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Ractive Rear Upper Strut Tower Bar Install

Pic: Ractive Strut Tower Bar Strut tower bars are intended to stiffen the suspension's chassis mounting points. With flex and/or distortion of the mounts reduced, the suspesion's capabilities are optimized. In other words, less flex in the mounts equals a better performing suspension system.

However, this upgrade takes an otherwise stock vehicle out of the stock classes in Solo II racing (in the series' I run in, anyway. Not sure about SCCA). As I wish to remain in the stock classes for the time being, the bar will be removed during Solo II endeavours. Why did I install it in the first place? Good question. The answer is that I intend to use it in Solo II once I upgrade the rest of my suspension in 2001 (springs/shocks, rear sway, etc.), and for the time being I need a place to lash my Pioneer bass unit. Plus, improving street performance is always a good thing...

This particular unit is from Ractive, and features a polished bar with black painted end pieces.

Pic: Tools Required As upgrades go, this ranks as one of those inexpensive and easy-to-do upgrades that pretty much anyone can perform. All that is needed is a sharp box knife, 14mm socket with ratchet, 8mm allen key, and an adjustable wrench.

Pic: Trunk Pre Install The bar mounts across the trunk between the rear upper shock mounting points, circled in red in the photo. The carpet in this area must be trimmed to allow the bar to pass through. On some vehicles, the mounting points are covered by a plastic cap instead of carpet. In these cases, the cap is removed, but it is sometimes still necessary to do a bit of plastic trimming to get things to fit clean. Either way, in the end you will end up with the brace passing through a hole of some sort to get through to the shock mounting points...

Pic: Carpet Cut Step one is to disassemble the strut bar so that the black end mounts are free. For this particular bar (and most others, I suspect), the end mounts are installed loosely first, then the bar is mounted to the end mounts.

Trim the carpet over the shock mounting points with the box knife. Cut a small hole at first to figure out exactly where the studs and nuts are located that the bar will be mounting to. Obviously you can make a hole that is too small bigger but you can't make a hole that is too big smaller...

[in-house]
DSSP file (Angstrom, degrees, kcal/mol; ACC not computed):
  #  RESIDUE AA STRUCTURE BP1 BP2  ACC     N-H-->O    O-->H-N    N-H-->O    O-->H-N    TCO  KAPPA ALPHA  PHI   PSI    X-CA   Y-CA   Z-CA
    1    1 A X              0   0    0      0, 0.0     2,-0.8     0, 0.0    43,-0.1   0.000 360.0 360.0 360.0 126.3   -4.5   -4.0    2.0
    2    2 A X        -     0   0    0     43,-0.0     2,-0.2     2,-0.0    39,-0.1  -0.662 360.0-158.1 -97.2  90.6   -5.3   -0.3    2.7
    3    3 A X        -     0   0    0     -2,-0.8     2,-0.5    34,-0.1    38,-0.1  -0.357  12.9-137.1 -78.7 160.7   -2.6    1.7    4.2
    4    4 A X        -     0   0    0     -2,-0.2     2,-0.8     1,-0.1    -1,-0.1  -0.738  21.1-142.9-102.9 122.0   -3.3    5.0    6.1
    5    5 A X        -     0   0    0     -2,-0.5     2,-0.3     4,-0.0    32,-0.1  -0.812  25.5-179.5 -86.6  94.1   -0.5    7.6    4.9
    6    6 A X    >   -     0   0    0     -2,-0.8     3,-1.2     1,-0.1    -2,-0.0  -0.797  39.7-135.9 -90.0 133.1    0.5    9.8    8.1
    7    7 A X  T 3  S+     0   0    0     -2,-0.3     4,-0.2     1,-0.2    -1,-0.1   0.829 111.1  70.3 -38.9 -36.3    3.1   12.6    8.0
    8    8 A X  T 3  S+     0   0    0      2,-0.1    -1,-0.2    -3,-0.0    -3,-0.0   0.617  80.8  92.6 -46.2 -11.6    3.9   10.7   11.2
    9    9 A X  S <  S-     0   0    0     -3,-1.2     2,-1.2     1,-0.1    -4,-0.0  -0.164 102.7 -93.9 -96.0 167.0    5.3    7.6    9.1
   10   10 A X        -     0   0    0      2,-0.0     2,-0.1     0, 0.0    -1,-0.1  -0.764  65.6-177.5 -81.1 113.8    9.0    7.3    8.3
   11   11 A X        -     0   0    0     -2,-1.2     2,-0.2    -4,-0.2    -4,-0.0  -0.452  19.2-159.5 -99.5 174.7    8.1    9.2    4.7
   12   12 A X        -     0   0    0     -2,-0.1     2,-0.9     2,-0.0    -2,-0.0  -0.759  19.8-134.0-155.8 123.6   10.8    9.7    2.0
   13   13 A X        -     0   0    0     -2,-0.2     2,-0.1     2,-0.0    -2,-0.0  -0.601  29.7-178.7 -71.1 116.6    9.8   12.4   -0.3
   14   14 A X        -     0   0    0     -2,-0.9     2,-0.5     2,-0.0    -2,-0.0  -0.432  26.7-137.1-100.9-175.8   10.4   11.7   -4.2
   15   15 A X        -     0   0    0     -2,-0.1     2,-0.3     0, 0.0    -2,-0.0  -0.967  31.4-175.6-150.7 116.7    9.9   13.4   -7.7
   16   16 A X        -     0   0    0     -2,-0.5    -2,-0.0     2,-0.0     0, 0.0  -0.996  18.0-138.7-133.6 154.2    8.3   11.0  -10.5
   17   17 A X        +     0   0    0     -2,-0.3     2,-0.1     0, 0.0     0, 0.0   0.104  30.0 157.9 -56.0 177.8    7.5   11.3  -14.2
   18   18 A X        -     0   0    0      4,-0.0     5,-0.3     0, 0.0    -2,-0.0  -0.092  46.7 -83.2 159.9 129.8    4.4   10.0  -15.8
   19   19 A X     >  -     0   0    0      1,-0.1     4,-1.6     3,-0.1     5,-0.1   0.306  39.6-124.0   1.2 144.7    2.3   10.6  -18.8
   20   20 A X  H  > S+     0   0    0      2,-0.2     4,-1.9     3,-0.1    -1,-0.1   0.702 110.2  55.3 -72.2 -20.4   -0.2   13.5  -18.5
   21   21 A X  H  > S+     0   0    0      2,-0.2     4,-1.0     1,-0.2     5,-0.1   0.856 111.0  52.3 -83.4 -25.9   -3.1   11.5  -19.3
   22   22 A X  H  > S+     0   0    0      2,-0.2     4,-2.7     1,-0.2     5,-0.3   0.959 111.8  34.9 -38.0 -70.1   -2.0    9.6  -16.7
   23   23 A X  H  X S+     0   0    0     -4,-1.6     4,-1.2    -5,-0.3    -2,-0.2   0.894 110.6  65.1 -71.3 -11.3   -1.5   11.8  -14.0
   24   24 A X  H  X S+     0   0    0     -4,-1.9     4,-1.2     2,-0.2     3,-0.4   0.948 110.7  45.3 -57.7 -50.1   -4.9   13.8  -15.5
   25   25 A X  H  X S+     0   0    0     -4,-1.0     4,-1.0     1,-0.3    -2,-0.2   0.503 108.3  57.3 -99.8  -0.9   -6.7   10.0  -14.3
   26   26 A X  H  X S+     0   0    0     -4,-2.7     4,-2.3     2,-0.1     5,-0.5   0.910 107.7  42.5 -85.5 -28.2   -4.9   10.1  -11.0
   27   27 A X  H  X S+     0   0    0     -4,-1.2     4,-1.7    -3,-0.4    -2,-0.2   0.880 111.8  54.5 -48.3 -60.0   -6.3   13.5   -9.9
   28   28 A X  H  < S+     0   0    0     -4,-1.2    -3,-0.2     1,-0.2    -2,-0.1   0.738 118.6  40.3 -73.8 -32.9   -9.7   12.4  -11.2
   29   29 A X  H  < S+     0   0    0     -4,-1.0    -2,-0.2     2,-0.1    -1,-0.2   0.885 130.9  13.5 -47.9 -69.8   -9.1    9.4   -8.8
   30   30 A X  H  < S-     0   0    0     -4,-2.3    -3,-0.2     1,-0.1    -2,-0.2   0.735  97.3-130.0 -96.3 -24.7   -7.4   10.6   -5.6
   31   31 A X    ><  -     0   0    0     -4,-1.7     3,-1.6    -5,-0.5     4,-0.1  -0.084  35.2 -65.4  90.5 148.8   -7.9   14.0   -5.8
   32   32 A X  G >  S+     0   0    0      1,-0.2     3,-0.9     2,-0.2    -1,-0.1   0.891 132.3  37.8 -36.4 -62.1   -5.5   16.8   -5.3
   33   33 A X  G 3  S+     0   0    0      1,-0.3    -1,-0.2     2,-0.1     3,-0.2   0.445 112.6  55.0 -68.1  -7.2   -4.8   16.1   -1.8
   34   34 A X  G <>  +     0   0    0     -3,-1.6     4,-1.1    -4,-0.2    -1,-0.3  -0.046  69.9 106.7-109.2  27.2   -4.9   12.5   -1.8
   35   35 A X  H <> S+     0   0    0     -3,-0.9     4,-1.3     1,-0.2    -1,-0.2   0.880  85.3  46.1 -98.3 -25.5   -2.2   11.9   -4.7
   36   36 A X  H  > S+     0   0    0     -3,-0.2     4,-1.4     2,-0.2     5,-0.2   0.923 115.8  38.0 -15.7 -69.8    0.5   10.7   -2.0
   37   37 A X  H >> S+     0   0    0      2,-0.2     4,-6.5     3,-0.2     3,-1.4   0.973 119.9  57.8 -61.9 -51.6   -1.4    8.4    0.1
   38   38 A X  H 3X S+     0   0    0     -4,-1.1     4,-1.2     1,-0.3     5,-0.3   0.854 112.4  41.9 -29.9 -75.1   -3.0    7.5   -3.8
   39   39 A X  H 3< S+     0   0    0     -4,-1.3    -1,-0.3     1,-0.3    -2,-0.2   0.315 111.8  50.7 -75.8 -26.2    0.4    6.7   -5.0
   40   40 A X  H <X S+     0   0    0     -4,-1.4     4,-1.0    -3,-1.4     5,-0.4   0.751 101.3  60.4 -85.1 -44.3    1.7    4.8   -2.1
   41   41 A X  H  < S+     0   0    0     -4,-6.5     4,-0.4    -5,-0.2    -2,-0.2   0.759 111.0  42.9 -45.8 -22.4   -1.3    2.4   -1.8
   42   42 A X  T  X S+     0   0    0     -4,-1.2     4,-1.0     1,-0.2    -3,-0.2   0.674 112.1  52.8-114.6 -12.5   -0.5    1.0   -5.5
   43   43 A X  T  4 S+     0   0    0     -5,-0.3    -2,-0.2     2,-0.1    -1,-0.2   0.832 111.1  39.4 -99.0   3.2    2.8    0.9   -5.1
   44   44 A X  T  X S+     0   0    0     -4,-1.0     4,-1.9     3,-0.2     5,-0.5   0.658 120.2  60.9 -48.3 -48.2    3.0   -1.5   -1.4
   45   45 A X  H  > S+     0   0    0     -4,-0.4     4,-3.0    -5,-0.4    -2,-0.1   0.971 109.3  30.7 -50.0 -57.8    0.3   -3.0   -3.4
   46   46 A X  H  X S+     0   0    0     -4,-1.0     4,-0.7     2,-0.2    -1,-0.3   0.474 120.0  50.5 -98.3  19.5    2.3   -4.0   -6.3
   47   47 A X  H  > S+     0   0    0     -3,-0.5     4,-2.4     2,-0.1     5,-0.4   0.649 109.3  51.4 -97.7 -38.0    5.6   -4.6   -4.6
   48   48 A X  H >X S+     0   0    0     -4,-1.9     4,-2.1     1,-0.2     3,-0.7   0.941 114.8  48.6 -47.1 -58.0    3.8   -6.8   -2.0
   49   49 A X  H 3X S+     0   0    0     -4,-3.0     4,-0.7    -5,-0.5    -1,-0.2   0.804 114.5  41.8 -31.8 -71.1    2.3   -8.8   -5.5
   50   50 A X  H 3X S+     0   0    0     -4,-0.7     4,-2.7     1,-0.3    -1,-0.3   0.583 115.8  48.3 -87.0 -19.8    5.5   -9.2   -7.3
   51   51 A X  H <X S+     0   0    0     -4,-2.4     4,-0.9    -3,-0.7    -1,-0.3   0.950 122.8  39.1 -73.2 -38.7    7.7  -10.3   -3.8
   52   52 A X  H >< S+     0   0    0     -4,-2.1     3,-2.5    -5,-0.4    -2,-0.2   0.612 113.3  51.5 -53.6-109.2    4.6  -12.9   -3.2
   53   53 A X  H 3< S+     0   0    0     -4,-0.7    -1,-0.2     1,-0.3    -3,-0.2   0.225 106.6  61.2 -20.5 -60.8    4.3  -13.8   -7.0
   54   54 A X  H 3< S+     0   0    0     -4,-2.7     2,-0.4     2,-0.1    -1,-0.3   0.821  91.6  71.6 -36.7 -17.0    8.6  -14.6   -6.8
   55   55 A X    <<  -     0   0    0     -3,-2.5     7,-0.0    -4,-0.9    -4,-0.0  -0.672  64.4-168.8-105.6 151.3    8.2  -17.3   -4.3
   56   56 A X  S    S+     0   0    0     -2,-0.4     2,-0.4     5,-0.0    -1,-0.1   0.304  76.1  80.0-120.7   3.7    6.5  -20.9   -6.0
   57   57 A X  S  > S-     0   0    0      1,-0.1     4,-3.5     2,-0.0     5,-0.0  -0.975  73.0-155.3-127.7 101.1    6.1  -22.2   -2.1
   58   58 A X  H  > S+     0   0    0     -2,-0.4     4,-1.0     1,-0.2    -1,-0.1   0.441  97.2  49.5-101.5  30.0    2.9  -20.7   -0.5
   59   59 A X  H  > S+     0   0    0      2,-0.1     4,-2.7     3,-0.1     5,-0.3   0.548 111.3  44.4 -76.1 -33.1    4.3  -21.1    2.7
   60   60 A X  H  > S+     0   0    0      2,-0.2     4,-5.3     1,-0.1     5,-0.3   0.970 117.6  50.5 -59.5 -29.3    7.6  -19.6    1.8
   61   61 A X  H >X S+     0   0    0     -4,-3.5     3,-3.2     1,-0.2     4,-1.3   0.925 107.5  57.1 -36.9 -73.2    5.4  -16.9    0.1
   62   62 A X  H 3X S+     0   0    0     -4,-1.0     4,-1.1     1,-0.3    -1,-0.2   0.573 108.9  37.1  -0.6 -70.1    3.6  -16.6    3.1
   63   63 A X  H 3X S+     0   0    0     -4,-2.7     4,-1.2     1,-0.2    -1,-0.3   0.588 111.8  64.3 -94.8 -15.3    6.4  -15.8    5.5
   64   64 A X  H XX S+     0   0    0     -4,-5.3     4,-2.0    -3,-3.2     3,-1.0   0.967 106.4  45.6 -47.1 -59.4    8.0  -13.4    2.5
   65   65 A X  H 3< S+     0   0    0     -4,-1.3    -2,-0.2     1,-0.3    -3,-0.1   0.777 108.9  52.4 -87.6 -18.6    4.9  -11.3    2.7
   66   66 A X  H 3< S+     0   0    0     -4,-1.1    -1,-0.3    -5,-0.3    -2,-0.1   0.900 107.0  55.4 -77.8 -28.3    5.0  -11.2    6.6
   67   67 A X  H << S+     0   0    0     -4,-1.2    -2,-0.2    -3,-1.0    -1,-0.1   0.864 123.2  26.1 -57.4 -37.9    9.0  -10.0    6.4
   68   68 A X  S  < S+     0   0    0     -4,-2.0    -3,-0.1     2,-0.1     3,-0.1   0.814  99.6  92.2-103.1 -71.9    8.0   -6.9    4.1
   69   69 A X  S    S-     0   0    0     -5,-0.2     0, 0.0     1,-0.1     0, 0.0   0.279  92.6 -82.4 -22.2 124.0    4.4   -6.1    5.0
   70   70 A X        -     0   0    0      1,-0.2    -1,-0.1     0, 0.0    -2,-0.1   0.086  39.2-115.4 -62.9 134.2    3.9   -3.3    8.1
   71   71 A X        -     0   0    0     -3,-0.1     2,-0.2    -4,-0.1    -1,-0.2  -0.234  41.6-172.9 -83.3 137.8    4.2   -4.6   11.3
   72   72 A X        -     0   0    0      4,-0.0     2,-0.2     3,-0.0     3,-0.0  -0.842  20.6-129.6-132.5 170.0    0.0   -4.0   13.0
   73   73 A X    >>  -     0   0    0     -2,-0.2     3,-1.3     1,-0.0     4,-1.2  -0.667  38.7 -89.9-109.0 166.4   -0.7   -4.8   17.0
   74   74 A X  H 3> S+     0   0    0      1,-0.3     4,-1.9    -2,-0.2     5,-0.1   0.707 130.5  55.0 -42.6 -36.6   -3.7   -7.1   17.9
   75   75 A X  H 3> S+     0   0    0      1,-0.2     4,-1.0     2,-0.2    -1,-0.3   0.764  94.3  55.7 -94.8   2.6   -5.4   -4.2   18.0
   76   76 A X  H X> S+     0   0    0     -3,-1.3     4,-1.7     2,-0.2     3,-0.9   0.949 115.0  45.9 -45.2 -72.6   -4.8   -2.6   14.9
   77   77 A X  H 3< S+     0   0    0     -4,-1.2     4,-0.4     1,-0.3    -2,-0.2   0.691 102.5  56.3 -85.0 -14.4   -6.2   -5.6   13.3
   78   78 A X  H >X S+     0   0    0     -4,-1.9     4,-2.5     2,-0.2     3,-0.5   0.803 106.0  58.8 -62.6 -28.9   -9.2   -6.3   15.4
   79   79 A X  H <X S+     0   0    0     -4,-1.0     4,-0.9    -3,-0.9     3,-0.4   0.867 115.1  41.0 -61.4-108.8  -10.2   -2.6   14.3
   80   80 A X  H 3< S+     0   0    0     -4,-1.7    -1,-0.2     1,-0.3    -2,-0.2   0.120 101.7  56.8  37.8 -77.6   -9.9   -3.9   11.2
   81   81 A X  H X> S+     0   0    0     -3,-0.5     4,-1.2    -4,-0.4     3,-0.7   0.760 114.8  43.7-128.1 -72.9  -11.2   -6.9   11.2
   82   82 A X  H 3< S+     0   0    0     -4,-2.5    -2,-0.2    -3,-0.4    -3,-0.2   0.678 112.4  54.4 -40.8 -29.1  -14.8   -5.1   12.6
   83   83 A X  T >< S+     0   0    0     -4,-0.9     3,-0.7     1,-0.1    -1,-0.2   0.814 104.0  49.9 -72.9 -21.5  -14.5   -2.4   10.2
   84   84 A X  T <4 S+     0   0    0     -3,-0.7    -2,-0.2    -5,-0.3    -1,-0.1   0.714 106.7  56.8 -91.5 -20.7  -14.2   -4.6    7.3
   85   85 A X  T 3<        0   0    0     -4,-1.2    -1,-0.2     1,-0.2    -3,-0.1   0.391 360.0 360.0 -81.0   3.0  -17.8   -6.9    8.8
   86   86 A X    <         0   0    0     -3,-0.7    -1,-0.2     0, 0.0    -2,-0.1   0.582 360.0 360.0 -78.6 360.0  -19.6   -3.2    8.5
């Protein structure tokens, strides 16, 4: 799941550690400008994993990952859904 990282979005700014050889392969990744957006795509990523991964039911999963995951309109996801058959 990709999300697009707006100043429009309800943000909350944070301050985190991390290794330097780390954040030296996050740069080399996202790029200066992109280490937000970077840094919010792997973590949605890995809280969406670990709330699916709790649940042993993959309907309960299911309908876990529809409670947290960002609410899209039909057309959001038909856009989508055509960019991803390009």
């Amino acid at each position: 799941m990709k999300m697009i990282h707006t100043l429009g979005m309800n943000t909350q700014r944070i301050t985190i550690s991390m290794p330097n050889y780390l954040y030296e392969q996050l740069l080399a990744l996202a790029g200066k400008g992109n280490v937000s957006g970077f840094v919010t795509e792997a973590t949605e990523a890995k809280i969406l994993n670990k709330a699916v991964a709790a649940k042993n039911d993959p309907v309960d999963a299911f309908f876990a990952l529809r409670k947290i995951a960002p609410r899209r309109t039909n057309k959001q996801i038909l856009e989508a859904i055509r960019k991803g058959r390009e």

Once you know exactly where the studs are, slowly enlarge the hole and test fit the end mounts.

Pic: Tightening The next step is to loosen the two shock mounting nuts on either side. (DO NOT JACK THE CAR UP FOR THIS INSTALL. Otherwise, the shock may come out of the mount. Leave the car as is on the ground, and the install will go smoothly.)

The studs are fairly long, which is good because the installation of the bar will not hinder the number of threads the nuts can grab onto when they are reinstalled over the end mounts (the end mounts are about a quarter inch thick). The length of the stud does make using a socket a bit harder. I used a semi-deep socket, which worked well. A too shallow socket would have been unusable. A overly deep socket would have been hard to get in there because of the carpet, unless you made the hole in the carpet overly big, which would not look very nice once you are finished.

Pic: End Piece Mounted Remove the nuts and install the end mounts with the bar mounting tabs pointing inward to the middle of the car (they come in the box pointed outward to save packaging space). Reinstall the nuts loosely; these will not be tightened until later on.

Pic: End Piece Next, make sure that the two threaded eye bolts on either end of the bar have about the same number of threads showing. The threads on these eye bolts turn opposite of each other, so that when they are clamped by the end mounts and the bar is spun, they both either tighten or loosen in unison, effectively lengthening or shortening the bar. Making sure that they both have the same number of threads showing ensures the bar will be centred between them upon installation.

Also, to make things easier, spin the locknuts on the eye bolts until they are to the outside (towards the eye). This makes adjustment of the bar easier. Remember, one side is a reverse thread, so the locknut will need to be spun in a different direction than would normally be expected.

Pic: Tightening Place one end of the bar in its end mount and put the allen bolt and nut on loosely. Place the other end of the bar in its end mount and spin the bar to lengthen or shorten the bar as necessary until the eye bolt on that side lines up with the hole in the end mount. Put the allen bolt and nut on and tighten with the 14mm socket and 8mm allen wrench. Tighten both ends of the bar into the end mounts.

Pic: Bar Installed Once the bar is tightened on the end mounts, spin the bar to lengthen or shorten it as desired until the end mounts sit properly on their respective studs. Once this has been done the shock mounting nuts can be fully tightened.

The final step is to use the adjustable wrench to tighten the locknuts on the either end of the bar itself to prevent it from spinning on its own.

I would recommend carrying along the 14mm socket and 8mm allen wrench in the vehicle and re-tightening the shock mounting nuts and/or the bolts holding the bar to the end mounts after a couple of days.

Now go out and enjoy the benefits of a stiffer chassis!

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